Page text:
Standing proud and tall, Metropolitan Community College honored the veterans among its students, faculty and staff. They gathered at the annual Chancellor’s Veterans Day Scholarship Luncheon at MCC-Penn Valley on Nov. 12.
This year’s scholarship winners are MCC students Steven Dinwiddie and David McHenry. The two veterans each received $2,500 to attend MCC.
- Cpl. Steven Dinwiddie, U.S. Marine Corps
- Dinwiddie is studying computer science at MCC-Penn Valley and plans to transfer to UMKC for his bachelor’s degree. He would like a career in aviation and hopes to work on drone programs and help develop more advanced artificial intelligence for improved flight performance.
- Cpl. David McHenry, Missouri Army National Guard
- McHenry is studying criminal justice police science. He hopes to obtain his bachelor’s degree and become a police chief of a medium-sized department or director of corporate security for a large company or hospital.
MCC Chancellor Kimberly Beatty and keynote speaker retired Rear Admiral J. Stanton Thompson presented the scholarships.
Dr. Beatty has a big heart for veterans. She has a son who is serving in the Army. And the scholarship is named in honor of her late father Reggie Helms, an Army veteran who served in Vietnam.
So far, Dr. Beatty says $20,000 has been raised for the scholarship fund.
“He was an extremely proud veteran,” Dr. Beatty says of her father.” I can’t think of any better way to honor him and his name than to honor students, our veteran students.”
MCC military veterans were honored with the reading of a poem during the celebration.
Toya Jenkins, a learning specialist at MCC-Maple Woods, wrote the poem based on her experience. She was a staff sergeant in the U.S. Air Force.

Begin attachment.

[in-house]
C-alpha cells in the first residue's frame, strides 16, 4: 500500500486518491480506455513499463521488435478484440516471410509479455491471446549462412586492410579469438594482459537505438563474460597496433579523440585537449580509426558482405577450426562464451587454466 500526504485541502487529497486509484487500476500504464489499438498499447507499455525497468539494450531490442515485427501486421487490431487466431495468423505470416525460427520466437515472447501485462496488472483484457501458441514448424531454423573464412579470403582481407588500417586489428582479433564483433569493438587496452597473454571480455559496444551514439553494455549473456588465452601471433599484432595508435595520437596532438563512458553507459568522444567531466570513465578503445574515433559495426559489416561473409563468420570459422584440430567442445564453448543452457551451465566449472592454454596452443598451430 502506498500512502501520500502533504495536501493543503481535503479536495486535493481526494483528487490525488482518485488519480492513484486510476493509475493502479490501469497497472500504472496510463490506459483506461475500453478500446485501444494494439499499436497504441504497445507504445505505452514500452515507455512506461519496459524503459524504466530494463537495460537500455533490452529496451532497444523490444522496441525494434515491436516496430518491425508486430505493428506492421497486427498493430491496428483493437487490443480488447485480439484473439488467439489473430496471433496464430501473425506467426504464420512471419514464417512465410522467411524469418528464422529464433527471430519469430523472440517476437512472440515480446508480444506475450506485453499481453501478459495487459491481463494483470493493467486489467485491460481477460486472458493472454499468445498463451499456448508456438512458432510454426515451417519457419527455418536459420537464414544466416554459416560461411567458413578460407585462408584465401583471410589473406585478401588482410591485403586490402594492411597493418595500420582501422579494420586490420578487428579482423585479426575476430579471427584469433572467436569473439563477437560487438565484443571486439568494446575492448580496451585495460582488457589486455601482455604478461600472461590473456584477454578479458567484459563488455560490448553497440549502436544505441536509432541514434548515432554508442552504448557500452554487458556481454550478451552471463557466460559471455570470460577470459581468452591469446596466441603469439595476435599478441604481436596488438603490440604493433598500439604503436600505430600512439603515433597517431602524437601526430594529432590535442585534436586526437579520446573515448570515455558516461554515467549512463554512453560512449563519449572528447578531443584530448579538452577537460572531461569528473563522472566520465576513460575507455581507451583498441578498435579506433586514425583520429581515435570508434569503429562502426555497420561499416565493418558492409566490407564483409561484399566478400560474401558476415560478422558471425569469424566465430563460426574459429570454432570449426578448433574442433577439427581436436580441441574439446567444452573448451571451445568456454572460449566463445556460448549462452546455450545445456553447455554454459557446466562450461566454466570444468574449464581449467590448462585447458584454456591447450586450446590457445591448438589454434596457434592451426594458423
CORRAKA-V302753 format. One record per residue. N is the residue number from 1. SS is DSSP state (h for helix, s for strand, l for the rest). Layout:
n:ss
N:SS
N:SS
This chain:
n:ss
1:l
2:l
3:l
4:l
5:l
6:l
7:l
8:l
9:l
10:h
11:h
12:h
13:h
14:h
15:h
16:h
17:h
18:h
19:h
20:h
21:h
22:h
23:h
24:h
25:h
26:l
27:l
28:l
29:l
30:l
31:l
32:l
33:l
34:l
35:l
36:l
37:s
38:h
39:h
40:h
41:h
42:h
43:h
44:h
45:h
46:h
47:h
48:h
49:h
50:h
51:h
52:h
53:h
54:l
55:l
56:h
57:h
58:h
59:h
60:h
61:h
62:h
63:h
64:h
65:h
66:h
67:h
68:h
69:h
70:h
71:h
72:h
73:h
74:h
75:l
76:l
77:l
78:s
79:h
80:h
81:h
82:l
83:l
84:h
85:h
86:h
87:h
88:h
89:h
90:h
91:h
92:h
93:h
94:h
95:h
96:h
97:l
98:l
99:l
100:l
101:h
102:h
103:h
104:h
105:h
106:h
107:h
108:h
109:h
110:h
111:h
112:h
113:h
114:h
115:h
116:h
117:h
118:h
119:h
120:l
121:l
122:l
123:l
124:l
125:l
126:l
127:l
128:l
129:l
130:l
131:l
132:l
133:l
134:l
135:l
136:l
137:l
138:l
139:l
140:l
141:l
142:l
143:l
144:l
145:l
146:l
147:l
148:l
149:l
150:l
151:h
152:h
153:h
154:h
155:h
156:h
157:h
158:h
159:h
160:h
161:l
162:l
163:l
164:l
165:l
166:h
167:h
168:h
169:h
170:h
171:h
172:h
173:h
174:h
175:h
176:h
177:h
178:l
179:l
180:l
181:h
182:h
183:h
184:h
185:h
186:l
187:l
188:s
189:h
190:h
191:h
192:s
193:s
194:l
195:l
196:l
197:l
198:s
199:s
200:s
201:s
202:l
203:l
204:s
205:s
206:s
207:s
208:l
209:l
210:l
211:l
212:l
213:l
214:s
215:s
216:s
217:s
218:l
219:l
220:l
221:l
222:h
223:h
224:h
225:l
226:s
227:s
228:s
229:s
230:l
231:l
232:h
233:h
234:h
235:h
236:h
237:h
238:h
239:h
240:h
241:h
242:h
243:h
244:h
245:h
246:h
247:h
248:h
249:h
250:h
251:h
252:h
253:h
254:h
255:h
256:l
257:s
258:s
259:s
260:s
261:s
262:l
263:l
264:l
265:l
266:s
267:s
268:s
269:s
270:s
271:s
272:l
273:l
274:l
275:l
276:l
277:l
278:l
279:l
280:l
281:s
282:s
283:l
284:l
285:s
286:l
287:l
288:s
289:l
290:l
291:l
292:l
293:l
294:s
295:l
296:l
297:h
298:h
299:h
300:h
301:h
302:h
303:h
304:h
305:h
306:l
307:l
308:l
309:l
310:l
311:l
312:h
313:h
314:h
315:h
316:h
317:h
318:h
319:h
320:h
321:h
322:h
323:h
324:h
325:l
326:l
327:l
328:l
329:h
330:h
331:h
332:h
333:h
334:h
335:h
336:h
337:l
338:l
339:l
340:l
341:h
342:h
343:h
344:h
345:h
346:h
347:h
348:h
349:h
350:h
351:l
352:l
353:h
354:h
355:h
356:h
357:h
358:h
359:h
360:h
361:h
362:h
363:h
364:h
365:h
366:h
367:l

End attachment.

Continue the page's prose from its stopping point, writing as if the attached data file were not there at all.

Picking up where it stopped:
“I’m a Veteran Too” by Toya Jenkins
Thompson is on the National Advisory Board of the National World War I Museum and Memorial. During his speech he wore a replica uniform from World War I. The scholarship luncheon coincided with the 100th anniversary of the end of the Great War.
Thompson spoke of the fierceness of the fighting. He says in the 11 months the United States was involved in World War I, about 54,000 Americans lost their lives in battle. He says that’s close to the number of U.S. servicemen killed during the nine years of the Vietnam War.
“The amount of conflict casualties during that conflict just boggles my mind.”
Thompson says World War I was supposed to be “the war to end all wars” but that clearly didn’t happen. Fast forward to Thompson’s service during the Gulf War. He says a Saudi counterpart may have summed up our hopes to end war best: We should focus more on what we have in common than on what makes us different.
Veterans Outreach Business Forum
Before the luncheon, MCC welcomed local veterans who own businesses. At the third annual Outreach Business Forum For Those Who Have Served, veteran-owned enterprises learned how to do business with regional institutions and governmental entities.
MCC has more than 500 veterans currently enrolled and more than 20 veterans who are part of the College’s faculty and staff.